After falling short in previous legislative attempts to enact private tuition tax credits in Missouri, reformers are cautiously optimistic about the prospects of a proposal for a program targeted to special-needs students.
Under Senate Bill 993, financial contributions made to organizations that provide private scholarships to students with defined physical or mental impairments would reduce an individual’s state tax liability by 80 percent on contributions up to $1 million.
To be eligible under the proposal, scholarship organizations would have to demonstrate financial accountability and guarantee students can carry the scholarship between different programs. Qualifying schools would have to meet basic safety and health standards, could not discriminate on the basis of race or religion, and would have to provide regular reports to parents on student progress.
Dave Roland, policy analyst for the Show-Me Institute, a think tank in St. Louis, said the state’s last four or five legislative sessions saw unsuccessful tuition tax credit proposals targeted at poor students in large, urban districts. He believes SB 993 has a better chance to pass but says school choice champion Gov. Matt Blunt’s (R) late January announcement not to seek reelection and other factors might complicate the process.
“It’s hard to tell what will happen,” Roland said. “I’d like to think there’s enough momentum to push it through, but past experience says caution is advised.”
State Sen. Jason Crowell (R-Cape Girardeau), who is sponsoring SB 993, expressed more confidence.
“I believe that focusing on special-needs children is an important duty of legislators,” Crowell said. “I believe [the bill] will be supported by a majority of legislators.”
On February 13, more than 150 people, including many parents of special-needs children, showed up to testify before a Missouri Senate committee in favor of SB 993.
“I hope that because of hearings like this, more people will begin to take notice of what’s happening to the children falling through the cracks of the school system,” said Shari Kaminsky, a mother of two autistic children from Kirkwood who testified before the committee.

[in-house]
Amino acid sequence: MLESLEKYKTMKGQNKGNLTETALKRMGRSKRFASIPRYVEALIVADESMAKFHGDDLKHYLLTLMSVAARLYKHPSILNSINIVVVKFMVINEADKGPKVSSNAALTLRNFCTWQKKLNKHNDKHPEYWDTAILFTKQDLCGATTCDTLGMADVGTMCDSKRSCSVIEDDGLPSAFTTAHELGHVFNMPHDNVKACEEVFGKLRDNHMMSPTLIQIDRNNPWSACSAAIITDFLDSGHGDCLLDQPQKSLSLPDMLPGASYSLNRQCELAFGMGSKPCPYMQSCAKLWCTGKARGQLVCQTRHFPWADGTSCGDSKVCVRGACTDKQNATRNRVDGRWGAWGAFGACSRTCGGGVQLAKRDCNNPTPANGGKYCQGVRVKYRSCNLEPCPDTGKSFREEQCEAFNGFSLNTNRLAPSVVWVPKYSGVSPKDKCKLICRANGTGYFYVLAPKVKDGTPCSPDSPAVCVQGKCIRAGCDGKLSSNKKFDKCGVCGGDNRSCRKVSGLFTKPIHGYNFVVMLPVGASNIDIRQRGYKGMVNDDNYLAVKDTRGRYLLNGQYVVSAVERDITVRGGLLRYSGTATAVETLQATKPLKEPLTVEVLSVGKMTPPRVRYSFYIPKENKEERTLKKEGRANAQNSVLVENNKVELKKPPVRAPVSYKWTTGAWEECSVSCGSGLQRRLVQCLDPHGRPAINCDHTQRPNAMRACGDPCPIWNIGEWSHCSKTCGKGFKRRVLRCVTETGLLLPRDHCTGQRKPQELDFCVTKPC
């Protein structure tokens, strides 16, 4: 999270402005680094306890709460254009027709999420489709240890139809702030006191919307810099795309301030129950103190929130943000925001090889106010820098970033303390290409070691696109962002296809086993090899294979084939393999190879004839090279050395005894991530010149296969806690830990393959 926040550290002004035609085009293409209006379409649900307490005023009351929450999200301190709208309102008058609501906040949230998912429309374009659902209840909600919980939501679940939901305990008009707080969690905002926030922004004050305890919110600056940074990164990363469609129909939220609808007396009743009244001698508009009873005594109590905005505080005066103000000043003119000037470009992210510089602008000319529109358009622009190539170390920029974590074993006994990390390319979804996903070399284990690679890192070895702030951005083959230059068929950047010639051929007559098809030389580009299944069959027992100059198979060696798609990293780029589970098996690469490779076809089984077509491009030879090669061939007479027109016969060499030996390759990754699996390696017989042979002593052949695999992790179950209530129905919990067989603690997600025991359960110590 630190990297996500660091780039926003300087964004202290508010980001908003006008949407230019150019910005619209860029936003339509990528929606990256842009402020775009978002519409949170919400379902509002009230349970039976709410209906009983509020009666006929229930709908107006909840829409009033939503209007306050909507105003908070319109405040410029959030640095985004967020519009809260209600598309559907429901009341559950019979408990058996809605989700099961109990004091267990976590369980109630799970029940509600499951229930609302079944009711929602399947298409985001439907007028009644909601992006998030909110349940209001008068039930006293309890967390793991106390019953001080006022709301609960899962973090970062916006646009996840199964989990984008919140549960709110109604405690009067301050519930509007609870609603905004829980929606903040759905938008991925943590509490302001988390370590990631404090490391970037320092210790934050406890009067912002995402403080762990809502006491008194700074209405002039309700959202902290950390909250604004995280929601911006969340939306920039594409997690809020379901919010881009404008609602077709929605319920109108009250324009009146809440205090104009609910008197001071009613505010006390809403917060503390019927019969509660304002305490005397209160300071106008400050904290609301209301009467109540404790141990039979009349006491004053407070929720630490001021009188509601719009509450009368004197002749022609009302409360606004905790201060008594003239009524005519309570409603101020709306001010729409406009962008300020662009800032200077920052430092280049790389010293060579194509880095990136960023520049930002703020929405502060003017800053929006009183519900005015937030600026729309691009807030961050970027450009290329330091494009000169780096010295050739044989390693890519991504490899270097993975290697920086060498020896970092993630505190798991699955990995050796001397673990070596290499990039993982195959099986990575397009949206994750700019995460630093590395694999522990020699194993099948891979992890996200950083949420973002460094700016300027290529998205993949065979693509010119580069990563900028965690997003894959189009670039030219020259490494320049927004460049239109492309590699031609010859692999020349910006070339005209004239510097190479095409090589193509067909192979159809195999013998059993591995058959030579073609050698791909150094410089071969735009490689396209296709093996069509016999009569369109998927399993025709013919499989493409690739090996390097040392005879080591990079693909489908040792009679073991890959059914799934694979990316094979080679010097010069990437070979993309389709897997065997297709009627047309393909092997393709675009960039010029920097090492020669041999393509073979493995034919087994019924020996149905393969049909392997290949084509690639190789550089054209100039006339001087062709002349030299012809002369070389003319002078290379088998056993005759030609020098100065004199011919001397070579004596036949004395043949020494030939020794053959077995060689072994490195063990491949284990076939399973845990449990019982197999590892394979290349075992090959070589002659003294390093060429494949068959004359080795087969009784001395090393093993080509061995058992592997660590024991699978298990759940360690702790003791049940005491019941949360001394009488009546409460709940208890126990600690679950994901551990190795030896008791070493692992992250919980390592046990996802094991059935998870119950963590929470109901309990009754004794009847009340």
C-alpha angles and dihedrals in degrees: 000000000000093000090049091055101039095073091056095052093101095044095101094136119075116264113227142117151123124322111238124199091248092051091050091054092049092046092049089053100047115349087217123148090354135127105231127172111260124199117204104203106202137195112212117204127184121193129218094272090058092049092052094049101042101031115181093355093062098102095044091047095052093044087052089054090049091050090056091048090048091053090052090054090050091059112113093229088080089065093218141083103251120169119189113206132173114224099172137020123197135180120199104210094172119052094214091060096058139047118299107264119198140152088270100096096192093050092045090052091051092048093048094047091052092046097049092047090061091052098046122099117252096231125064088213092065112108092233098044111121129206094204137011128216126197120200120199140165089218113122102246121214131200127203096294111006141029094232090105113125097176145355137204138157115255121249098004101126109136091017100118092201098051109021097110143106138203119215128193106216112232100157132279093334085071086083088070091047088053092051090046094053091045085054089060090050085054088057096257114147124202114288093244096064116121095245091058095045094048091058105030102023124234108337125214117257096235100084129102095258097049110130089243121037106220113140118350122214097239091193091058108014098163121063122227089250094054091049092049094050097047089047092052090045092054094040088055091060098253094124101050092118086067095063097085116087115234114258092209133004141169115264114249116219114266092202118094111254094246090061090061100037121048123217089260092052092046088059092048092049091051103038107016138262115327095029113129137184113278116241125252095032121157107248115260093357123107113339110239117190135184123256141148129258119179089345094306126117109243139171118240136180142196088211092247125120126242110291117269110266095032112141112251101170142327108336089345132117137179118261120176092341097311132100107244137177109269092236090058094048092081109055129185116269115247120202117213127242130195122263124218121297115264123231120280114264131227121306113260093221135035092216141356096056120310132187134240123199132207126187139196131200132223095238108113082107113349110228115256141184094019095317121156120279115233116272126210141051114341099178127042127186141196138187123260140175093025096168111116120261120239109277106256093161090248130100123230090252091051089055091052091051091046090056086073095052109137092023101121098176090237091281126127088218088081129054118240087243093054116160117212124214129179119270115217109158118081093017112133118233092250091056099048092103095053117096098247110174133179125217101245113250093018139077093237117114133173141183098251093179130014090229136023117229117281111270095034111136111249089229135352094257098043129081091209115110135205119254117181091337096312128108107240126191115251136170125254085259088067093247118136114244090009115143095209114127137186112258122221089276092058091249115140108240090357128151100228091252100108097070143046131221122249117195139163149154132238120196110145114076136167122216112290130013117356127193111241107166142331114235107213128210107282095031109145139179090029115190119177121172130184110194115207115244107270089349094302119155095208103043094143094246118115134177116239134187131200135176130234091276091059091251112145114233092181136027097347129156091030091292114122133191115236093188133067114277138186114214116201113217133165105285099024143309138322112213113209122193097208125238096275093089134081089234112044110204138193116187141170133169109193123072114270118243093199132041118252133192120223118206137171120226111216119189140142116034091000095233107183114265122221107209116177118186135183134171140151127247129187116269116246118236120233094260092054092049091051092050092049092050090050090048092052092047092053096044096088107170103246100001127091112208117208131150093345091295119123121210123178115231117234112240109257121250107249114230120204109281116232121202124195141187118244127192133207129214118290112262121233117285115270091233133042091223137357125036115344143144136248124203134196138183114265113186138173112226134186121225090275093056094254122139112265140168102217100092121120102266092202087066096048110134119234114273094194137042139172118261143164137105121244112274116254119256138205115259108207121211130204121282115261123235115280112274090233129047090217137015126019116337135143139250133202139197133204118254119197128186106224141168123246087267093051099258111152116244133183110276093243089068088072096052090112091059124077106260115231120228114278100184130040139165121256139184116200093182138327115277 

Kaminsky’s older son has done well in the special public school district, a government entity organized to deliver educational services to special-needs students. But she removed her younger son when she observed the system was not serving his needs. Since enrolling him last autumn at the private program Giant Steps, she has witnessed marked progress in his verbal and social skills.
But the Kirkwood mother said Giant Steps faces declining enrollment as special school districts have stopped establishing new contracts with private providers.
“Unless there is some degree of choice here, it means there will be no Giant Steps,” Kaminsky said. “I should be able to convince the school system that my son should be able to be here, but they’re not going to do it on their own.”
Crowell characterized much of the testimony as “very heartbreaking and very emotional,” citing stories of relocations and broken marriages that resulted from parents’ sacrifices made to educate their special-needs children.
On February 20, the committee approved SB 993 and sent it to the full Senate for consideration.
Crowell says his bill’s primary purpose is to equalize opportunities for families, regardless of their income.
“The main goal is to put those special-needs children born to middle-class and poorer families on a level playing field with those born to wealthy parents, to give them the same access to a world-class education,” Crowell said.
Kaminsky said the $32,000-a-year tuition price tag for Giant Steps eventually may be too much for her family, and the tax credit proposal is needed for some parents, especially in rural Missouri, to access effective private programs in the first place.
The bill’s sponsor also wants school officials to recognize the potential cost savings in SB 993.
“My hope is that the public education establishment will look at it and see that special-needs children are breaking the bank for many school districts,” Crowell said. “If we can get more money put behind their pursuits so that parents can choose a public, private, or parochial school, [we’ll] be putting additional dollars into education.”
A January 2008 report from the Show-Me Institute found significant cost savings in Missouri’s previous tax credit proposals. But Roland pointed out the absence of a cap on either the number of participating students or the scholarship amount would make forecasting the savings from SB 993 nearly impossible.
“Without those kinds of boundaries, it makes it a lot more difficult to anticipate what the effect will be,” Roland said.
Roland indicated tax credits were favored as a solution over vouchers because of likely constitutional challenges to the latter stemming from the state constitution’s Blaine Amendment language.
Ben DeGrow ([email protected]) is a policy analyst for the Independence Institute, a free-market think tank in Golden, Colorado.
For more information …
Missouri SB 993: http://www.house.mo.gov/billcentral.aspx
“The Fiscal Effects of a Tuition Tax Credit Program in Missouri,” by Michael Podgursky, Sarah Brodsky, and Justin Hauke, Show-Me Institute Policy Briefing, January 14, 2008: http://showmeinstitute.org/publication/id.102/pub_detail.asp